Broken RSA Keys (part 3: openssl)

Openssl uses the RANDFILE environment variable or configuration setting in its config file to specify the location of a random seed. During key generation, this seed is combined with a few bytes from /dev/urandom, to be used as a new seed for the openssl internal pseudorandom number generator.

In most systems, you can find your own personal openssl seed in ~/.rnd, and for the purposes of this blog post, I am going to use ~/.rnd and RANDFILE interchangeably. But of course, you need to use whatever is the correct RANDFILE in your configuration. Upon first run, openssl should generate ~/.rnd for you. If you generate some key with openssl and ~/.rnd still doesn’t exist, you better dig into your environment variables and openssl config file to find RANDFILE. You’re going to need it momentarily.

Every time openssl reads ~/.rnd, it overwrites the file with a new random seed for next time. So to ensure strong entropy using openssl, all you need to do is ensure strong entropy entered into this file once. After that, you may safely assume all your openssl operations on that machine include high entropy.

This file is 1k long (8192 bits) but your openssl private key has a cryptographic strength around 128 or 256 bits (a 3072 bit RSA or DH private key has a cryptographic strength of 128 bits). Also, when openssl reads your RANDFILE, it will include additional bytes from urandom, which can only strengthen your key further. So we don’t need anywhere near 8192 bits of entropy in your RANDFILE. 32 bytes = 256 bits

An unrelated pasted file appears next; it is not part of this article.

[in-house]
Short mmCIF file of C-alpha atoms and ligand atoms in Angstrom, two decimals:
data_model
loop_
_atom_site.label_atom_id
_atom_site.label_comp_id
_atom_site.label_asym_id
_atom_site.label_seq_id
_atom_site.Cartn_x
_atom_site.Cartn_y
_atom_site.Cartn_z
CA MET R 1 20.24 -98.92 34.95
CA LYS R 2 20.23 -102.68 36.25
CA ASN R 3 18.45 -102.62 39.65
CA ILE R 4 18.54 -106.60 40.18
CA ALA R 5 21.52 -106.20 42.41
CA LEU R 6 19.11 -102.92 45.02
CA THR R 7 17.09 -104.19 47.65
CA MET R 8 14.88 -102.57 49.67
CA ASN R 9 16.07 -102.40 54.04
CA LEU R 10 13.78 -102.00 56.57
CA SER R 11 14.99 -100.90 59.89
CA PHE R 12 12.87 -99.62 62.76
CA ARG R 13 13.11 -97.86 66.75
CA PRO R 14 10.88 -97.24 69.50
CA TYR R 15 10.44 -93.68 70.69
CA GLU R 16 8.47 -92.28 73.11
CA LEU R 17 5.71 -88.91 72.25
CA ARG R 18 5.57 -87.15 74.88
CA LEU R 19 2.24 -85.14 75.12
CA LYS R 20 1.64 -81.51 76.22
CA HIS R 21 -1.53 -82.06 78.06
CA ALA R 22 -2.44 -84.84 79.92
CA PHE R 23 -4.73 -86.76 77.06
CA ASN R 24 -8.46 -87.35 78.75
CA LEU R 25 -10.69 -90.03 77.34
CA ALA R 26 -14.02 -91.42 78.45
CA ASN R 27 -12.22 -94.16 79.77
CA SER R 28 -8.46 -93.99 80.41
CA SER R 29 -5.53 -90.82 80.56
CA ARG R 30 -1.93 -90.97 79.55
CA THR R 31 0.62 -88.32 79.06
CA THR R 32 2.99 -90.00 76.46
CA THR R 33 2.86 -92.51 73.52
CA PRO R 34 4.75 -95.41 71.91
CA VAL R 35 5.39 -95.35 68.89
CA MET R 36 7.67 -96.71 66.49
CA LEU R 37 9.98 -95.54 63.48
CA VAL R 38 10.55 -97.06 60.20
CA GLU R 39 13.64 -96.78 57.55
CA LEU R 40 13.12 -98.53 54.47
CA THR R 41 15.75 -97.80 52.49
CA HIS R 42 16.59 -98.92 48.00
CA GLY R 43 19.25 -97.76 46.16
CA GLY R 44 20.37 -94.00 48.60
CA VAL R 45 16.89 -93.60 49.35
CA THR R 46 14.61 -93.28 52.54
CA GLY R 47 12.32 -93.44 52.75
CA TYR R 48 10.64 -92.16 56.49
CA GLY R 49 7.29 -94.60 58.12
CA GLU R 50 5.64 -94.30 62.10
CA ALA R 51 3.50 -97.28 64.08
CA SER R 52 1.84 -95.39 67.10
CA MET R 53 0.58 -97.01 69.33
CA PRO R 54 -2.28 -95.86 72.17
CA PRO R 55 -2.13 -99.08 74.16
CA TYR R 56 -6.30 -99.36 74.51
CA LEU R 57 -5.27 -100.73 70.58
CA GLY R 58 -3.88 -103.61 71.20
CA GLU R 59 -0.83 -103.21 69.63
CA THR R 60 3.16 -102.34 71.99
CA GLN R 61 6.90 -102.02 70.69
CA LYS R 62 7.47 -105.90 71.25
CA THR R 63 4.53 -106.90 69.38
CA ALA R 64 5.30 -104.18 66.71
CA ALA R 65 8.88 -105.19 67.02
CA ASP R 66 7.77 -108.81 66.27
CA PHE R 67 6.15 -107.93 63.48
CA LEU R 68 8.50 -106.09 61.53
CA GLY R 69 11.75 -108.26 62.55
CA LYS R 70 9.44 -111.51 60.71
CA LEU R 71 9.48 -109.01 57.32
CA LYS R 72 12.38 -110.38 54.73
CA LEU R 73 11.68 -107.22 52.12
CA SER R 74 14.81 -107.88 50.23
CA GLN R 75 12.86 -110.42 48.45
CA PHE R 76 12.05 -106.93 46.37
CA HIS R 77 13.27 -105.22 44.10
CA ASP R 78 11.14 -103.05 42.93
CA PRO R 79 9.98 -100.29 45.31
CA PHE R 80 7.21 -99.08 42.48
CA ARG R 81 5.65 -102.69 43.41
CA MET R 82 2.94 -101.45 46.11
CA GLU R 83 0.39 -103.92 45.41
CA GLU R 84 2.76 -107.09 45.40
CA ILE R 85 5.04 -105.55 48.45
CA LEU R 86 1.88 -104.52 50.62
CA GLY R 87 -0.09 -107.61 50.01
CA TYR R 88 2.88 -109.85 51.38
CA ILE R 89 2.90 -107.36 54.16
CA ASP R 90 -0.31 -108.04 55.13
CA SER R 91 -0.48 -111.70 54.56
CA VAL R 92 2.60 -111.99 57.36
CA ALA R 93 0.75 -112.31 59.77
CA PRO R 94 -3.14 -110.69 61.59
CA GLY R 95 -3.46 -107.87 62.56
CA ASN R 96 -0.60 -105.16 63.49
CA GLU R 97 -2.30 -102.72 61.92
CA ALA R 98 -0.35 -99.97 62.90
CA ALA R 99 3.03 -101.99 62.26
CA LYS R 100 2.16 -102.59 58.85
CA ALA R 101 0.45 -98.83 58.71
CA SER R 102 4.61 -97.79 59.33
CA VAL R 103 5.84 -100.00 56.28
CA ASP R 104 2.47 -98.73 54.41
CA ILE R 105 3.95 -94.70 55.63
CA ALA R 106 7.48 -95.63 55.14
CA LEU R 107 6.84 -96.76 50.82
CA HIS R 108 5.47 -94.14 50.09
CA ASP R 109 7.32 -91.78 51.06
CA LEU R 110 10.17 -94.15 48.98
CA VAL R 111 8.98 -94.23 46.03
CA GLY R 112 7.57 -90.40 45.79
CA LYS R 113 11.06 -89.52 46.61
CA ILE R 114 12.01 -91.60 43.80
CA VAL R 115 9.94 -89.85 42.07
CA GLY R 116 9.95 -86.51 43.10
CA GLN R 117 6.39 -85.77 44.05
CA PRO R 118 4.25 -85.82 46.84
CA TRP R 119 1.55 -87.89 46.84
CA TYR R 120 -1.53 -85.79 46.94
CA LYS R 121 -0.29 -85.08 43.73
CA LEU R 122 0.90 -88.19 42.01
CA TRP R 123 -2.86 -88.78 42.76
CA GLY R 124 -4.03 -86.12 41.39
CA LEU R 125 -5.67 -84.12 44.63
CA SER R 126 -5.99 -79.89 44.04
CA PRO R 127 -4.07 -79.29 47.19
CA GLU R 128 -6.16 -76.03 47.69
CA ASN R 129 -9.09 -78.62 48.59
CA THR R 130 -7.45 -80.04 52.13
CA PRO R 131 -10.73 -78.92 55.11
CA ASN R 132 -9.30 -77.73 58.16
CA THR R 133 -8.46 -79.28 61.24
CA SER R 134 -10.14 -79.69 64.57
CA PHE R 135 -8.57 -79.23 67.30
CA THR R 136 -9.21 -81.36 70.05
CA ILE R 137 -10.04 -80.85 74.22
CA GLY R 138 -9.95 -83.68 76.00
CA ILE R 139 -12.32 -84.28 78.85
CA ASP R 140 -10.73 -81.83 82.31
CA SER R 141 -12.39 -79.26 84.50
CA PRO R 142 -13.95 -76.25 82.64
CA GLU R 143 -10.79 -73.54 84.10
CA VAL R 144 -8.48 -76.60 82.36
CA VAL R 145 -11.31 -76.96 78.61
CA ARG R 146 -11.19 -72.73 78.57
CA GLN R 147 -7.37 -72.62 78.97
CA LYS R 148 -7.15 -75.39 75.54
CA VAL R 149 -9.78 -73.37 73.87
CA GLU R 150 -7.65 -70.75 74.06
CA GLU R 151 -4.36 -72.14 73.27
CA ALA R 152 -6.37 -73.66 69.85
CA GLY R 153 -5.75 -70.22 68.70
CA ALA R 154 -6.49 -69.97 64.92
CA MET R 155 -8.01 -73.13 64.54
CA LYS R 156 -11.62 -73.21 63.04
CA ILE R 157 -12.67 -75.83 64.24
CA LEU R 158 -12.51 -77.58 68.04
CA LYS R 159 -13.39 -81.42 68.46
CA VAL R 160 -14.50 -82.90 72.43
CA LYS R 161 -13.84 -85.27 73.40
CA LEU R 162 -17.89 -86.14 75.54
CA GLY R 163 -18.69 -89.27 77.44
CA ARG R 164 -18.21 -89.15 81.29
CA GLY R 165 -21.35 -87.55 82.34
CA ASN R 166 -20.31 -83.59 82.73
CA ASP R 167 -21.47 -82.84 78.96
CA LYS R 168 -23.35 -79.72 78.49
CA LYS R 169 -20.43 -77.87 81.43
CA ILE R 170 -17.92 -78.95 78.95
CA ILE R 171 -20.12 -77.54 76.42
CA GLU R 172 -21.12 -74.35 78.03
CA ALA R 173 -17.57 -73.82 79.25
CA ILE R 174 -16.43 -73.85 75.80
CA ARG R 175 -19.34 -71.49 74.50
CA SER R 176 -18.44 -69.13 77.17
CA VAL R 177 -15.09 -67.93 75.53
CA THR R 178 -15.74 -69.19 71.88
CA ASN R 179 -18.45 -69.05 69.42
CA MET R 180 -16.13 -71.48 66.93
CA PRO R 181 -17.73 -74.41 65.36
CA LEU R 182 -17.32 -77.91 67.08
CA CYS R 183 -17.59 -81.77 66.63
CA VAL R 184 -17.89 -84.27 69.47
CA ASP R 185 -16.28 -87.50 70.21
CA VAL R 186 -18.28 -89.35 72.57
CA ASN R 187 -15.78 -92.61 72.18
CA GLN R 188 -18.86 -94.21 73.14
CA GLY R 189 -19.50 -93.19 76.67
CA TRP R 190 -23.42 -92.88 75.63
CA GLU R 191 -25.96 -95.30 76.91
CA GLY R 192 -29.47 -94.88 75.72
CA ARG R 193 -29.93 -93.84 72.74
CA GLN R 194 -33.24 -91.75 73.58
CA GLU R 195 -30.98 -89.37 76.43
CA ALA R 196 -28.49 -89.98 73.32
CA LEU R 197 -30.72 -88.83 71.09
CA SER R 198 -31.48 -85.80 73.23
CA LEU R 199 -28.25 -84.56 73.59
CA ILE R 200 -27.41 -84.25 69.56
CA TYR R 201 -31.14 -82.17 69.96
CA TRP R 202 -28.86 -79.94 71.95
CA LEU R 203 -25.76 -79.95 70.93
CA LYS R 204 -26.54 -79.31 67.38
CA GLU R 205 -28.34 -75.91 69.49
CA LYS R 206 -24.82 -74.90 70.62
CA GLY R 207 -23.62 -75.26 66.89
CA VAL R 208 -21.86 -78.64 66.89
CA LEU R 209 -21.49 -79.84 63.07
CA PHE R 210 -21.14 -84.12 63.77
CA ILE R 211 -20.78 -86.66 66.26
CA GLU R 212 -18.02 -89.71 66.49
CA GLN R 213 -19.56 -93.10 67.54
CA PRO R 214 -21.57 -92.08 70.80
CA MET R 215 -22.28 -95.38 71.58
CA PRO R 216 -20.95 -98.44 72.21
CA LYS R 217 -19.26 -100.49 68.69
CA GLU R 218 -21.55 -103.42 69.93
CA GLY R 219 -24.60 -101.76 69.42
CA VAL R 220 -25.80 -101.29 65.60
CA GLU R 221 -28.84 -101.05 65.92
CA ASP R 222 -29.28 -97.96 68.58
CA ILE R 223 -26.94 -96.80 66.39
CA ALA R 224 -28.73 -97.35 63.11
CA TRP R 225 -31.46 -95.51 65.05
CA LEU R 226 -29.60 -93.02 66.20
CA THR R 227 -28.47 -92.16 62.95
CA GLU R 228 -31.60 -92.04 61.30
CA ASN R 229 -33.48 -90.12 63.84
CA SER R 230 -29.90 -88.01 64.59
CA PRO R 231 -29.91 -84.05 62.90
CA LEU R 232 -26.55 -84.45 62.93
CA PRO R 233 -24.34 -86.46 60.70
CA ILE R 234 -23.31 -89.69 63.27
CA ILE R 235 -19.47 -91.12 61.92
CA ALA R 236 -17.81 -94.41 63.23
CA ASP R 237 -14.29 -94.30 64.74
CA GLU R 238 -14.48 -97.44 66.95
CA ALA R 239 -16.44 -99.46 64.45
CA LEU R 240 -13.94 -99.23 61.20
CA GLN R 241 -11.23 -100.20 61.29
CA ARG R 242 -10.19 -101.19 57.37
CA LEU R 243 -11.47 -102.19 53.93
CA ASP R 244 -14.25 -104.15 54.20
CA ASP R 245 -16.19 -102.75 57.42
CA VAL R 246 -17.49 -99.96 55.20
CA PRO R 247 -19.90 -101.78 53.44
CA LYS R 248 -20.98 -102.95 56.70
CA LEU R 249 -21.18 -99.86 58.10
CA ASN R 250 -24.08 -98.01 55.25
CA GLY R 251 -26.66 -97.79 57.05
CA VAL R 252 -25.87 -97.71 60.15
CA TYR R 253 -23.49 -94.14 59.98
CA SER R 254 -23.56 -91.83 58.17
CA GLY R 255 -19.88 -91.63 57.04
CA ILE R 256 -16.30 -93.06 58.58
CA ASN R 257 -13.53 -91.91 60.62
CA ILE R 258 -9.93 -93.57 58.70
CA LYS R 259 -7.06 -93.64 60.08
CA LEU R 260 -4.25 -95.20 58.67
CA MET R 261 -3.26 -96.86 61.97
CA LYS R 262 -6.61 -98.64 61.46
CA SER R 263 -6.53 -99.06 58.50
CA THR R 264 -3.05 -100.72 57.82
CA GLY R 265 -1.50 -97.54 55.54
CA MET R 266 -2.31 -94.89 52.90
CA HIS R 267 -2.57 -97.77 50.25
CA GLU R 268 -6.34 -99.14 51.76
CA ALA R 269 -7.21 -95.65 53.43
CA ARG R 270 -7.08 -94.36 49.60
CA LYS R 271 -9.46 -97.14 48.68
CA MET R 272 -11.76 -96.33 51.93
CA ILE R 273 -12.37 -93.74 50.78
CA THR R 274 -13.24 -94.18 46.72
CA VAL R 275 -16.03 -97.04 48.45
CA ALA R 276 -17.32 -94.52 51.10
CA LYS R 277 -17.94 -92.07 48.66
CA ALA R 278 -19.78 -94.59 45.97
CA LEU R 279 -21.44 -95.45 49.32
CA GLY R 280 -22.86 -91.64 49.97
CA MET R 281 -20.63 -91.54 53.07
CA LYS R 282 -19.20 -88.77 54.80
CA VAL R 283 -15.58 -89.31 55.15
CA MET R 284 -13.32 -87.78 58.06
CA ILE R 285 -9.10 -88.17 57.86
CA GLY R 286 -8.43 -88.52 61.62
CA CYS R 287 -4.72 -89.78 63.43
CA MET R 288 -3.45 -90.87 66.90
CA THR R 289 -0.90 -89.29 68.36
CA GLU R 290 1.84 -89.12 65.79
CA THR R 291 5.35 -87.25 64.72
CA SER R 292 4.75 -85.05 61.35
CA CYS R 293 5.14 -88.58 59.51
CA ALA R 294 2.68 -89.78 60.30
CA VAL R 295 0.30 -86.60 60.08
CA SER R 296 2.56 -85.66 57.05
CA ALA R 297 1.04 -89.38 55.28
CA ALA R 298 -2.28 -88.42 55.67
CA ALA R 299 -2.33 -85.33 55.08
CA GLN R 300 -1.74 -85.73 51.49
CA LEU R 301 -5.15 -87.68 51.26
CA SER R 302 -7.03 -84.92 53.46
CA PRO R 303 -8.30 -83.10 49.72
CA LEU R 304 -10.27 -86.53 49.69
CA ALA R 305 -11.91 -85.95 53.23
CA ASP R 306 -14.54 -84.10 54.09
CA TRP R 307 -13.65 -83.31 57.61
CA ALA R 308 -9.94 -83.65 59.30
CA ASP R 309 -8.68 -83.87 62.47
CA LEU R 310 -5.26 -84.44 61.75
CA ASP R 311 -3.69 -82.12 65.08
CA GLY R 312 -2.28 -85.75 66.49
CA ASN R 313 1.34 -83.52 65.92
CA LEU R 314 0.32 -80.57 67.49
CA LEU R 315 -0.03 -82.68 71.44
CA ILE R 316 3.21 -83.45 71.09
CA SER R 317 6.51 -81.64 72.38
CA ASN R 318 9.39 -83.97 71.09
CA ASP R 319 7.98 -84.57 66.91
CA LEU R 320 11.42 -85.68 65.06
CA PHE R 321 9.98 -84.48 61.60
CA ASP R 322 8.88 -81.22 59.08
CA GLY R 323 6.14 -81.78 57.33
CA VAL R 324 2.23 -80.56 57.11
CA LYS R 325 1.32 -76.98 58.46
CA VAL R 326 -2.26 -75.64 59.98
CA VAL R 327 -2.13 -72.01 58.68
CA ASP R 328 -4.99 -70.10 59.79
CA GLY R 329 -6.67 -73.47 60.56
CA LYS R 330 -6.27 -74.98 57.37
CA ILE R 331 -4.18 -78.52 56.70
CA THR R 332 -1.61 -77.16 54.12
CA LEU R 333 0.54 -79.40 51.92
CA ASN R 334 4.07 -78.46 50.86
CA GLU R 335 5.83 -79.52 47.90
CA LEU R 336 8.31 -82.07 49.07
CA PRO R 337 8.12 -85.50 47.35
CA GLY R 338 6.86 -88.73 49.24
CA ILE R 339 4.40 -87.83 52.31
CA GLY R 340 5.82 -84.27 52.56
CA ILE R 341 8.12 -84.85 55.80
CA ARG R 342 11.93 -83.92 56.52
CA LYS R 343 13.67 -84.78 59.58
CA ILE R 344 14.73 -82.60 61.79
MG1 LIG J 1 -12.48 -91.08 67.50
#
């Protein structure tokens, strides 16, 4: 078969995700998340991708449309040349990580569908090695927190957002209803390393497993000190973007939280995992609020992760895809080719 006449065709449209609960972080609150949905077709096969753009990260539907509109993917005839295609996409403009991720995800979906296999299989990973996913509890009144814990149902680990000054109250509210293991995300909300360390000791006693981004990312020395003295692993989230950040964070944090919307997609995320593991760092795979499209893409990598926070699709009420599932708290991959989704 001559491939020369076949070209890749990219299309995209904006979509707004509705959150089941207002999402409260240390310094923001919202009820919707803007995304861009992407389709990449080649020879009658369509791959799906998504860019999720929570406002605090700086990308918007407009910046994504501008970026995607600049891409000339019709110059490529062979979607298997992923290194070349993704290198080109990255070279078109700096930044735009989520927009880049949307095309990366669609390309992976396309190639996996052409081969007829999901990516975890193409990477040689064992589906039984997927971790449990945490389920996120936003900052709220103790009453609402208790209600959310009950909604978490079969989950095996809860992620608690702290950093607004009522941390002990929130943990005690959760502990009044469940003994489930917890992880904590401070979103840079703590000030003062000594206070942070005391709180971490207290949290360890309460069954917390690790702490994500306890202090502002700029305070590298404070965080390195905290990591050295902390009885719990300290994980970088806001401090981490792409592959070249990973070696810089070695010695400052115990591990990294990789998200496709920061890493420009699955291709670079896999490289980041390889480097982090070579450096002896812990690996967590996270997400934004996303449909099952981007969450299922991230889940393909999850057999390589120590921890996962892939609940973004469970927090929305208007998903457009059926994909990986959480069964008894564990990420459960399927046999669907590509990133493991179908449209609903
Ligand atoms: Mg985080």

There are lots of easy ways to get this wrong. You could be reading the wrong openssl.cnf file. Maybe you had a type-o when you set RANDFILE. Maybe the openssl you’re using ignores your RANDFILE environment variable. To eliminate all of these possible sources of error, do this:

  • Run your openssl command.
  • Now check your ~/.rnd file (or whatever RANDFILE) to ensure it exists.
  • Get the md5sum.
  • Run your openssl command again.
  • Get the new md5sum, and ensure it’s different from before. This will ensure you’re definitely looking at the right RANDFILE, which is definitely being used by your openssl command.

Now, overwrite that file with a new random seed:
dd if=/dev/random bs=1 count=32 of=~/.rnd

After generating a new random seed file, run your openssl command for real, trusting that you have strong entropy from now on.

Please see also:

Broken RSA Keys (part1: the problem)
Broken RSA Keys (part 2: fixing ssh keys)

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